courageous spirit than her mistress. "Sharper measures than ever, it

is said, are to be taken to put down our secret worship. Woe unto them

who are found keeping the Passover to-morrow! It will be done unto

them, as it was done to Solomona and her sons."



"Would that God would give me strength to attend the holy Feast!" cried

Hadassah, on whom the idea of danger following its celebration appeared

to act as a stimulant; "no fear of man should keep me away. But He who

withholds the power accepts the will of His servant."



"I will go with my uncle Abishai," said Zarah.



"To rejoice and give thanks," cried Hadassah.



But Zarah's sinking heart could not respond to any accents of joy. She

bowed her head on he clasped hands, and faintly murmured,--



"To pray for you, for myself, and--"



No human ear could catch the word which pale lips inaudibly framed.



"Go to our young Greek guest, Anna," Hadassah. "Bear to him some of

this ripe, cooling fruit, and tell him of the triumphs of Judas.

Though Lycidas be but a heathen," she added, as her handmaiden quitted

the apartment to do her bidding, "he has a soul to admire, if he cannot

emulate, the lofty deeds of our heroes."



In a brief space of time Anna returned to the upper room, with alarm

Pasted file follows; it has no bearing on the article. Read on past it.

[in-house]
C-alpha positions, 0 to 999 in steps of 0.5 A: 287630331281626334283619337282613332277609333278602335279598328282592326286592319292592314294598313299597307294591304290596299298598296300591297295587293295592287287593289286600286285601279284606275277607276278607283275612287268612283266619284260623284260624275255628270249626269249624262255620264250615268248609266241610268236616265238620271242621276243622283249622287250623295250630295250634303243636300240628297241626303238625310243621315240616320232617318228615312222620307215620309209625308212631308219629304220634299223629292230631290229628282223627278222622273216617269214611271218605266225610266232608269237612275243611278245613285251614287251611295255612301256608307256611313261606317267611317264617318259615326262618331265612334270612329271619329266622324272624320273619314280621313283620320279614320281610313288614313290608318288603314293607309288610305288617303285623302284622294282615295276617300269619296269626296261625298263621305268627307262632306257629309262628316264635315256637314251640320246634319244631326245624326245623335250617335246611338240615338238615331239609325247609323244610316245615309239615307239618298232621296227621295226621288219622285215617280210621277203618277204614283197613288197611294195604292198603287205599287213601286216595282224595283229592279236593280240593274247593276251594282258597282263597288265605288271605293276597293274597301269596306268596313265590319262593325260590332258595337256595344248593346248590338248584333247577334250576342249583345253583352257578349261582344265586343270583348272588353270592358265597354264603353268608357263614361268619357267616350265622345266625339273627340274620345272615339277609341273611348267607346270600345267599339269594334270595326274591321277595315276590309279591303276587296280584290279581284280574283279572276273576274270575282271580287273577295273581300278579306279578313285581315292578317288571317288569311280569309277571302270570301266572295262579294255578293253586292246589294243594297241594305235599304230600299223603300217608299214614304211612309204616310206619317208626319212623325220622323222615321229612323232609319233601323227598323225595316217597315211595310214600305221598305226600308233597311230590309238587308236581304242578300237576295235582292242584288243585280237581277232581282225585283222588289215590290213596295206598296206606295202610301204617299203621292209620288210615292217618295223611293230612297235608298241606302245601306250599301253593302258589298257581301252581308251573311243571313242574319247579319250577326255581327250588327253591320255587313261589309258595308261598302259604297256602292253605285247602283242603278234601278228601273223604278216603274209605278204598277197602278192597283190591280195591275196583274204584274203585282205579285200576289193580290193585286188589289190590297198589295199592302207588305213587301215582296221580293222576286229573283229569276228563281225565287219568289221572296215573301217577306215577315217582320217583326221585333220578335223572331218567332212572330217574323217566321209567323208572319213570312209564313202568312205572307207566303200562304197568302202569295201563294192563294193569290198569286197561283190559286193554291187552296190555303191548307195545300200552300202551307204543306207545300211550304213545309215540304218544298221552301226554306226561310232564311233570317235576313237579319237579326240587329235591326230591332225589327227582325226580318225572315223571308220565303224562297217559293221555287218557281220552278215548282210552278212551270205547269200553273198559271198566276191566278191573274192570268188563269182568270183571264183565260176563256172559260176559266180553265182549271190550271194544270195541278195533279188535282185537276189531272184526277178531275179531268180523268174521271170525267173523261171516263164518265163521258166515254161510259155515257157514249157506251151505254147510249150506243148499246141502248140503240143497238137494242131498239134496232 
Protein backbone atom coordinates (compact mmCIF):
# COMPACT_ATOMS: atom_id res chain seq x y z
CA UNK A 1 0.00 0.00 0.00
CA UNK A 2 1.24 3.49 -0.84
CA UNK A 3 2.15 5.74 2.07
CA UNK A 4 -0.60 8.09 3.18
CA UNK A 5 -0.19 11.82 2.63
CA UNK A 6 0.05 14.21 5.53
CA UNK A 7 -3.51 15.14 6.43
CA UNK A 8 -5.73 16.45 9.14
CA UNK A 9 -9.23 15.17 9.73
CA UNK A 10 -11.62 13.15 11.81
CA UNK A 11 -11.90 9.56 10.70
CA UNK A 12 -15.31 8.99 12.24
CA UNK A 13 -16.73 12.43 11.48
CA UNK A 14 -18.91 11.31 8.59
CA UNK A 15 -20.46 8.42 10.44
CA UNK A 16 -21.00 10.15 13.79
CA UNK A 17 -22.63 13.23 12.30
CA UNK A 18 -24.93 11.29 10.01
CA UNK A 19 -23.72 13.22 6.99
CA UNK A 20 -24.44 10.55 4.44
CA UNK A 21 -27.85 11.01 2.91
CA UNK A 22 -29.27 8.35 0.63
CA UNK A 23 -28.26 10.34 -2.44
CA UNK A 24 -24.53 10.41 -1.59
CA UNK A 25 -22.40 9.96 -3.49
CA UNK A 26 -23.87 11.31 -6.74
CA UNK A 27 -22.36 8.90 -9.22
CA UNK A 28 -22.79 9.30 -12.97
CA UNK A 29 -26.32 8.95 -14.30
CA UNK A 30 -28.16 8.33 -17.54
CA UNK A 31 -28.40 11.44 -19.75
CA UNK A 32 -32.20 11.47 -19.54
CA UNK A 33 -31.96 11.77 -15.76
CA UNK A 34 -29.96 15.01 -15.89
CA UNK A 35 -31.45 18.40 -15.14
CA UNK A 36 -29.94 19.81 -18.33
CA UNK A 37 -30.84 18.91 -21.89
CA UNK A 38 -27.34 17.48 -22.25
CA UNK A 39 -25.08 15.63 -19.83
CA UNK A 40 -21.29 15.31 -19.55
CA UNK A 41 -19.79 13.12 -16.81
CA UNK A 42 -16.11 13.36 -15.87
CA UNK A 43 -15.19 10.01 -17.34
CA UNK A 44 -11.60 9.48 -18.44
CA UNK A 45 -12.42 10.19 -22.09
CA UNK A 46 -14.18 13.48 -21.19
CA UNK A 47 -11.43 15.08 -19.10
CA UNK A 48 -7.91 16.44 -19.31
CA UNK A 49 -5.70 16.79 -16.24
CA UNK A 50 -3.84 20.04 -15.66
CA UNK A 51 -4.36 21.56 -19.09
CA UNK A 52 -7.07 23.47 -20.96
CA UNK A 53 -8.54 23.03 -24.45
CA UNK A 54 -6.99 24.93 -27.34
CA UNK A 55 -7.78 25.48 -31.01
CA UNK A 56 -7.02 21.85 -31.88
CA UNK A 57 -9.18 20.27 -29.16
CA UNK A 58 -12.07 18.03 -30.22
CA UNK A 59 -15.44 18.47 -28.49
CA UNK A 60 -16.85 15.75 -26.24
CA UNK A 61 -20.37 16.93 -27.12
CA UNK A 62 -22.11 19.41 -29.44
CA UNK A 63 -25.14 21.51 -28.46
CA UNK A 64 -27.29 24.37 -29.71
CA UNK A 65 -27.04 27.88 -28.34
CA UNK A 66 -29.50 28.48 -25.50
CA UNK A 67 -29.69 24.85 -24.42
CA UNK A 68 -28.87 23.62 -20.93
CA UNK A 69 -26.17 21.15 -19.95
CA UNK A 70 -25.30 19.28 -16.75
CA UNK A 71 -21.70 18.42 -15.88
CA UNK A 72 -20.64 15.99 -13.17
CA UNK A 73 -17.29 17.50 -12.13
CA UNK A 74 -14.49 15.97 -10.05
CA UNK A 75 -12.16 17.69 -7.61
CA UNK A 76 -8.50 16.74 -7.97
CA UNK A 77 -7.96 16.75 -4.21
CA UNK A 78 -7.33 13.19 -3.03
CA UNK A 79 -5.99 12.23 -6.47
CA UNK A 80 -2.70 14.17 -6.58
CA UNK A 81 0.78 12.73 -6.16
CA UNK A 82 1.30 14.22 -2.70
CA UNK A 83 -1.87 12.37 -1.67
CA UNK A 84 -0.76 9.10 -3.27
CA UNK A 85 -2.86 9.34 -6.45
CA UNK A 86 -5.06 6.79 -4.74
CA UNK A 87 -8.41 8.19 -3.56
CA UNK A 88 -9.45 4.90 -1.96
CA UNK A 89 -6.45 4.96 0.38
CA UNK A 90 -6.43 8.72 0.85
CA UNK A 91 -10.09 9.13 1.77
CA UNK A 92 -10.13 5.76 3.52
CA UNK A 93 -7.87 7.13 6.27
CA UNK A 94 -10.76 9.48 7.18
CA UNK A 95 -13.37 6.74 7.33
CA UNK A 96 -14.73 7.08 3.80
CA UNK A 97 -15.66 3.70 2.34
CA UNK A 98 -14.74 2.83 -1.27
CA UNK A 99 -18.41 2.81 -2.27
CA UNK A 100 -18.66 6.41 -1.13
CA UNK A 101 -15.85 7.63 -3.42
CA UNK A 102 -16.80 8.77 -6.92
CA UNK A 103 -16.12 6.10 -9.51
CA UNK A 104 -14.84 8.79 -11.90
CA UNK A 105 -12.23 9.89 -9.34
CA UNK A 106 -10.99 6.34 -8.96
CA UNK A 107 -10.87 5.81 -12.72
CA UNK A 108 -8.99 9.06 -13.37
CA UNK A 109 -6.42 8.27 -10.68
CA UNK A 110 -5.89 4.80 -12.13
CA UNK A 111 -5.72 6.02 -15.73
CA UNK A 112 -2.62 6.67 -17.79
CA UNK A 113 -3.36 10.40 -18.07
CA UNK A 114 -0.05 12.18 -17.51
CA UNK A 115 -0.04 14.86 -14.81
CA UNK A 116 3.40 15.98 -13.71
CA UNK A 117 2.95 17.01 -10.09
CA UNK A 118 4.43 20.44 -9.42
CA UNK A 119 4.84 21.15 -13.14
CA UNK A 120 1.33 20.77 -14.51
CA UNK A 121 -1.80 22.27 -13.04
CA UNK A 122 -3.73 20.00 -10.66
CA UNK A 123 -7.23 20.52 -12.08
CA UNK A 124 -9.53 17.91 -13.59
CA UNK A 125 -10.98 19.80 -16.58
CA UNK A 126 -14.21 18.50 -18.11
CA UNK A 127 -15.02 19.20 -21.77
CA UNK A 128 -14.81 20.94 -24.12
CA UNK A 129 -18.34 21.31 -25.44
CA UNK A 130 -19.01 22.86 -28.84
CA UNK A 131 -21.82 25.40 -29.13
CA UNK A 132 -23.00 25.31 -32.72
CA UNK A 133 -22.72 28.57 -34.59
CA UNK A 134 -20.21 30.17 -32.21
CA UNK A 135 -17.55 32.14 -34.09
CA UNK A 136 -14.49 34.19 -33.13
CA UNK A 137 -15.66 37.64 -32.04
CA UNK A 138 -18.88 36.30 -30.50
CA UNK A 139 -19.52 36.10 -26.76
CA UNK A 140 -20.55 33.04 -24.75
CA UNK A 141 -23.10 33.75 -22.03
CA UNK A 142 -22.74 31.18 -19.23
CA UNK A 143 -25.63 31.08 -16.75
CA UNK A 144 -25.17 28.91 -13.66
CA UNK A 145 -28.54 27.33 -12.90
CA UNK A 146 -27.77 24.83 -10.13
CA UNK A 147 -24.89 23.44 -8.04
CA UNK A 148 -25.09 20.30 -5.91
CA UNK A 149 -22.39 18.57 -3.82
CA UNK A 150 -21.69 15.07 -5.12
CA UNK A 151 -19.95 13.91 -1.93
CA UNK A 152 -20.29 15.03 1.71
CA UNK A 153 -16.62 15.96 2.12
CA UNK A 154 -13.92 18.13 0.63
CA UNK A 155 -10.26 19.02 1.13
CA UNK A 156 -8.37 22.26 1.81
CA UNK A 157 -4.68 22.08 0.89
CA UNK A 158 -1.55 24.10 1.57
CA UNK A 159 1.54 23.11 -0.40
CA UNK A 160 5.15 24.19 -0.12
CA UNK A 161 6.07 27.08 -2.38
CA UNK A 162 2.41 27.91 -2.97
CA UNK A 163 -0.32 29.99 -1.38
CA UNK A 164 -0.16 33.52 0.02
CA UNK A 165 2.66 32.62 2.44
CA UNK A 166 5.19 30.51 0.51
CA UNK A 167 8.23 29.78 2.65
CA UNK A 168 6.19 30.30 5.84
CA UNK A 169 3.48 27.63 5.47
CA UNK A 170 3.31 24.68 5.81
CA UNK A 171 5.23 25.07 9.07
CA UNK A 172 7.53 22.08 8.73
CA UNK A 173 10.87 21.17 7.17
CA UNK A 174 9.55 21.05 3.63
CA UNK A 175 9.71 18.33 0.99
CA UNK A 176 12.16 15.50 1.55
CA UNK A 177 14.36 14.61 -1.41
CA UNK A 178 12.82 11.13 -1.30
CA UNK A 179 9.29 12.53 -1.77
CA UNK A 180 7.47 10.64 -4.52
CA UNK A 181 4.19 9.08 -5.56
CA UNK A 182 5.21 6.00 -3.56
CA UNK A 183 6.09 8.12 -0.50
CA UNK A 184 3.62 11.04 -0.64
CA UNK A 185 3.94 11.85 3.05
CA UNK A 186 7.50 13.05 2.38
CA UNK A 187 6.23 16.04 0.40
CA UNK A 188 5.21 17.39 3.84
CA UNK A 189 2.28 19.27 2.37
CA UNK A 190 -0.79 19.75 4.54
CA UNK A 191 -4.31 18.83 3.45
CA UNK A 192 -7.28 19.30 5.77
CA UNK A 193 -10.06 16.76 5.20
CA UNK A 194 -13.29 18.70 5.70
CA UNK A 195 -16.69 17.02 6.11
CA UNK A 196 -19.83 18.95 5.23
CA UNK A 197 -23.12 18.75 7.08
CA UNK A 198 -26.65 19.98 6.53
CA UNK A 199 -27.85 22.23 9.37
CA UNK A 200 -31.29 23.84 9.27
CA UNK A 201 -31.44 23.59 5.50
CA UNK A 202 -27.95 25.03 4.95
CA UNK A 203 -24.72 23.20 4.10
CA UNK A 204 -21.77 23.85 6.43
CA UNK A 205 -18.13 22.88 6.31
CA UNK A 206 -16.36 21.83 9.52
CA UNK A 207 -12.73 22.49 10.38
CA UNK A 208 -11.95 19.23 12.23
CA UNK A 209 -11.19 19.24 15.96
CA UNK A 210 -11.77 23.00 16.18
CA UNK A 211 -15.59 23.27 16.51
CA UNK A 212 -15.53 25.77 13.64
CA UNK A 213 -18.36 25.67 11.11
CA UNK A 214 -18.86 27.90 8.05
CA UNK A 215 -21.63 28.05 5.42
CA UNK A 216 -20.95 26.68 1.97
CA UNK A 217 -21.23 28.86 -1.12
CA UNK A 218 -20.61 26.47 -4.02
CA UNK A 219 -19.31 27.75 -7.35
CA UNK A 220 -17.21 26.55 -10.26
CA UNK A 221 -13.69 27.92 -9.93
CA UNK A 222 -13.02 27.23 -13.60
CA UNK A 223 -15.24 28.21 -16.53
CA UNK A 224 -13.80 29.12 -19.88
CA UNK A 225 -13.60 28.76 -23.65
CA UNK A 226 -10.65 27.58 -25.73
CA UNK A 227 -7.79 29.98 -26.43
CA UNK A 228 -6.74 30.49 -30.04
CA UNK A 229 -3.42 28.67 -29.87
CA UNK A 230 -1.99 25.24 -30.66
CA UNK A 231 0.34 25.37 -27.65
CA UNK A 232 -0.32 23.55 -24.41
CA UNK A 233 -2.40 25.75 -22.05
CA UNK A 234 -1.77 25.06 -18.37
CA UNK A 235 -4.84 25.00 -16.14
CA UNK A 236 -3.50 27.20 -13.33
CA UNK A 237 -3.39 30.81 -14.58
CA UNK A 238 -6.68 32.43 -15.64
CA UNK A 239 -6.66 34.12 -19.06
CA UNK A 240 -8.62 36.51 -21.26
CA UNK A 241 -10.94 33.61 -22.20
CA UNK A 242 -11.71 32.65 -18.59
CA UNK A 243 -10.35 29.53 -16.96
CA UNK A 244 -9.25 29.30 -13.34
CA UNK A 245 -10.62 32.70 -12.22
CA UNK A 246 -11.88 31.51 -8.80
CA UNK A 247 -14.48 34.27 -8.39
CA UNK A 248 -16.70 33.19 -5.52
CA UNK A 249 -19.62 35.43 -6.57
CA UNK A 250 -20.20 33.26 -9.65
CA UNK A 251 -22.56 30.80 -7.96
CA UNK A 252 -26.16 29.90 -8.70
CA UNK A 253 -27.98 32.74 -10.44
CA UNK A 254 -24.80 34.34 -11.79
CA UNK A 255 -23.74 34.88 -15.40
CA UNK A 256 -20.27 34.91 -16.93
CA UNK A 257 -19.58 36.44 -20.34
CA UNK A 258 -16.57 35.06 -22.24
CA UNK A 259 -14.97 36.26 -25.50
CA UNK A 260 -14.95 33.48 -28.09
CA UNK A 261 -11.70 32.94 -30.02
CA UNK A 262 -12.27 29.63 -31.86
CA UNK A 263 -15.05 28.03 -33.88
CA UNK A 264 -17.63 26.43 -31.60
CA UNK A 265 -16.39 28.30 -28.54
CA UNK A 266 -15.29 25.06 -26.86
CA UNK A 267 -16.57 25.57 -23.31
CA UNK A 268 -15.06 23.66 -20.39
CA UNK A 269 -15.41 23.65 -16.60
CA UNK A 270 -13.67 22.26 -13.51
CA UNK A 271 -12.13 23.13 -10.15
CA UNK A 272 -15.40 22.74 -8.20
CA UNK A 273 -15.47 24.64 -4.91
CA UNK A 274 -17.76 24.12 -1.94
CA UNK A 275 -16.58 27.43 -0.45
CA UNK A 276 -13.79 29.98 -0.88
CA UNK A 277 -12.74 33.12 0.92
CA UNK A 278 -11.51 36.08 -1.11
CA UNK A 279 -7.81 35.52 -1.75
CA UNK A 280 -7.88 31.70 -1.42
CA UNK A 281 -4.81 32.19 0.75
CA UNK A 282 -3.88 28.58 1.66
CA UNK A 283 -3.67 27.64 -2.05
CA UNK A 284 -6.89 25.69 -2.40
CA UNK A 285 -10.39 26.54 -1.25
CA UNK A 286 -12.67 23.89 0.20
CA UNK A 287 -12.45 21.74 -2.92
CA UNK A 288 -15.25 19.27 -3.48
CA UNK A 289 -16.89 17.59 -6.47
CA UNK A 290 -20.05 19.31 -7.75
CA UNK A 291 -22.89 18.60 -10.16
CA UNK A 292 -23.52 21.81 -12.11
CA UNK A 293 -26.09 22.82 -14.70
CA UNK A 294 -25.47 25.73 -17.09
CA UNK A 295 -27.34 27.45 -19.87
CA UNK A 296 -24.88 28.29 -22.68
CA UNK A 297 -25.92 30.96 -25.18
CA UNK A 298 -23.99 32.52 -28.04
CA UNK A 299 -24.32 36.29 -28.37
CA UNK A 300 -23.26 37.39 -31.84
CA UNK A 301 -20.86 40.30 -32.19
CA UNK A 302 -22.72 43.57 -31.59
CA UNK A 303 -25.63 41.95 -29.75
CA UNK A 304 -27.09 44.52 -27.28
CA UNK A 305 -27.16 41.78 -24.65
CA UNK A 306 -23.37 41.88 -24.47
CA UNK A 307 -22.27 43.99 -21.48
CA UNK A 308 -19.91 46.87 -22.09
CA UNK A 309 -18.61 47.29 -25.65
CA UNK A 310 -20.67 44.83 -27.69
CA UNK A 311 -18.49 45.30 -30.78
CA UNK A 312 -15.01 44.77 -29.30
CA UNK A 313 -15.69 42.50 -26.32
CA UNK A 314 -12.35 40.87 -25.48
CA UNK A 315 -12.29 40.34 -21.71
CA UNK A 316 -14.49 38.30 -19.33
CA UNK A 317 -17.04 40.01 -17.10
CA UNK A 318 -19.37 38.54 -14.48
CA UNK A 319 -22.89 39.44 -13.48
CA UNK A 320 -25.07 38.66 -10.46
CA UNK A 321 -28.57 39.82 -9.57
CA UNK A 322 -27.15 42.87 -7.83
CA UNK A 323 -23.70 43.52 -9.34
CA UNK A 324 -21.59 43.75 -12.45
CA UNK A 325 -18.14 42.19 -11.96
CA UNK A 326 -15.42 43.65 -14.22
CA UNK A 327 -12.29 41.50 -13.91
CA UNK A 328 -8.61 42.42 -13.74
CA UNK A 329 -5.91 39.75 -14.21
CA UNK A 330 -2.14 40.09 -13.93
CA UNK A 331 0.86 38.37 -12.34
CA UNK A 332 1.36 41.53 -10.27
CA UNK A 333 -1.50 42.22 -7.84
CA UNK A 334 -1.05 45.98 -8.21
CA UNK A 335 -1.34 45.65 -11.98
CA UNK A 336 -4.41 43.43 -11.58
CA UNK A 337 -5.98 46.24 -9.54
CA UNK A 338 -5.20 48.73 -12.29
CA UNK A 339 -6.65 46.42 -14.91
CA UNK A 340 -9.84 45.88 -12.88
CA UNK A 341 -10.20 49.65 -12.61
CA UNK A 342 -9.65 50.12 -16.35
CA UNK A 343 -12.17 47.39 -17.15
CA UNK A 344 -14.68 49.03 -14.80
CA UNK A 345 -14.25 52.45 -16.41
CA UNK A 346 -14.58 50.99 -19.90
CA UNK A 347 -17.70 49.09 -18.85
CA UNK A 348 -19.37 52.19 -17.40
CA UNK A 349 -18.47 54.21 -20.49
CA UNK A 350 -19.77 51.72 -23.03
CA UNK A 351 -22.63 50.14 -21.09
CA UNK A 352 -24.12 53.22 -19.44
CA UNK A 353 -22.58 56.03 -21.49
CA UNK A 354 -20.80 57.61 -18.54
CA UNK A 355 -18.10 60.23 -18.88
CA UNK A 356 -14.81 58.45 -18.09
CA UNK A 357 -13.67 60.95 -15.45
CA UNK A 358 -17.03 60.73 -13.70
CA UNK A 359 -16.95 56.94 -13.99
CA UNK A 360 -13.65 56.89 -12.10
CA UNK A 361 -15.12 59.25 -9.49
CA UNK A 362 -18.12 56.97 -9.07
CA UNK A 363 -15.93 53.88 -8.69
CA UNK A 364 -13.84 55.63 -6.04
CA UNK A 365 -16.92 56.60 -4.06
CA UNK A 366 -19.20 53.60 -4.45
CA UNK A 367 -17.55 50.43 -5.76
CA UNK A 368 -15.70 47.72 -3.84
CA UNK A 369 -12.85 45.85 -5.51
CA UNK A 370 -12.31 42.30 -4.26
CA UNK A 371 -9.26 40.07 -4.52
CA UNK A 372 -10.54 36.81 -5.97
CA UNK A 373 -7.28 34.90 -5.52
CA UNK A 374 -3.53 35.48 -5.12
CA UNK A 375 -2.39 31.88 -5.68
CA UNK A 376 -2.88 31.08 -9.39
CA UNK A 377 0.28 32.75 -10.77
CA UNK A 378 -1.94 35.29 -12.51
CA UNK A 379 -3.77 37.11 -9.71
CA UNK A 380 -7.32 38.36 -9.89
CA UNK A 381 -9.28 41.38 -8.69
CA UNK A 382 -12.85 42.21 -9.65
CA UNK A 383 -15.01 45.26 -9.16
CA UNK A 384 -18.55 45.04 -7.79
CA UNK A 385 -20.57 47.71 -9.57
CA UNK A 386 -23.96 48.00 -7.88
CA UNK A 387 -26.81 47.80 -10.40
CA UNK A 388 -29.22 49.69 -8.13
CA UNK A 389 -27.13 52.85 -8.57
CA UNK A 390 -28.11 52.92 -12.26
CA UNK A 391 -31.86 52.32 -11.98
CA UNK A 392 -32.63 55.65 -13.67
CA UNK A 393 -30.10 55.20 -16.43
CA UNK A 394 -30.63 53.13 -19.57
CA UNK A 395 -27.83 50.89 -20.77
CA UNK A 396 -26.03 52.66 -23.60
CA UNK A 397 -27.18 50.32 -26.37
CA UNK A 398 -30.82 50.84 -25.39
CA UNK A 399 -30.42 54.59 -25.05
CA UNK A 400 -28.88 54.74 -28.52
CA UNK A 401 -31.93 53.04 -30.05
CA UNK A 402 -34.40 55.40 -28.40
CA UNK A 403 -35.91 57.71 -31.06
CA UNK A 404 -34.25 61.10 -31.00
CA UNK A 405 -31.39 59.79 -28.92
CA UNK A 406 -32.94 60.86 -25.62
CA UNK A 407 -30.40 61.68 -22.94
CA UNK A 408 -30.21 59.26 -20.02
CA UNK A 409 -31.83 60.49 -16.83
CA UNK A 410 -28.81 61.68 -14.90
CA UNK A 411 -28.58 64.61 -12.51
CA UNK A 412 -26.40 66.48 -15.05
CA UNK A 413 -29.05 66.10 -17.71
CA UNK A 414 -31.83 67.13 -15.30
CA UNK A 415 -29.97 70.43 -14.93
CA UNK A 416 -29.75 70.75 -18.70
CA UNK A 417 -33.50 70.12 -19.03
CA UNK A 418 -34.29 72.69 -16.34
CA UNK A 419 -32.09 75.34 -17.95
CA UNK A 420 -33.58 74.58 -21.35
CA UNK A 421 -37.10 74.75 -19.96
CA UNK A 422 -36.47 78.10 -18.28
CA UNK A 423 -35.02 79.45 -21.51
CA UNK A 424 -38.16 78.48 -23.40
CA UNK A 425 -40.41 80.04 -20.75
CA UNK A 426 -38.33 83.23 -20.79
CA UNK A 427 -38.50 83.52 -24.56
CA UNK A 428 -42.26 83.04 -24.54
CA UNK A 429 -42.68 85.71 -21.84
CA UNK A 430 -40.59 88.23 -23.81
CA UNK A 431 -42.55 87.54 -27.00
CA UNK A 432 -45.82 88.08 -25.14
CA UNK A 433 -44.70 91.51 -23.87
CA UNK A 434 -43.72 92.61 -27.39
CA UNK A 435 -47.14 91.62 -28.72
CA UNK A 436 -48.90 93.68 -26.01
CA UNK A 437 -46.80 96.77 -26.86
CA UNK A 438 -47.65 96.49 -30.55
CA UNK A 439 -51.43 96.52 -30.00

and surprise depicted on her face.



"I can nowhere find the Greek lord," she exclaimed. "He has made his

escape from the house. There is nothing left but his mantle, and that

had fallen near the spring."



Hadassah glanced inquiringly at Zarah. But the maiden betrayed no

surprise, uttered no word. She only trembled a little, as if from

cold; for the sultry heat of Nisan seemed to her suddenly to have

changed to the chill of winter. Hadassah made little observation on

the flight of Lycidas until Anna had again quitted the apartment, when

the widow lady said abruptly,--



"It was strange to leave without a word of farewell, a word of thanks,

after having been for months treated as a guest, almost as a son!"



Zarah, with her cold, nervous fingers, was unconsciously engaged in

tearing the edge of her veil into a fringe.



"If I were not uneasy regarding the safety of Abishai," resumed

Hadassah--



But here, for the first time in her life, Zarah, with an appearance of

impatience, interrupted the speech of her revered relative.



"Have no fear for Abishai," cried the maiden, raising her head, and

throwing back the long tresses which, from her drooping position, had

fallen over her pallid face. "Have no fear for Abishai," she repeated.

"The Greek will never repay your generous hospitality by revenging his

private injuries upon your son. I can answer for his forbearance."



"You are right, my child," said Hadassah, tenderly. "I did Lycidas a

wrong by expressing a doubt. Abishai is secure in his silence; and,

such being the case, I believe--nay, I feel assured--that, it is better

that we harbour the stranger here no longer. I am thankful that

Lycidas has left us though his manner of departing seem somewhat

churlish."



Was Zarah thankful also? Perhaps she was, though a miserable void

seemed to be left in young heart, which she felt that nothing could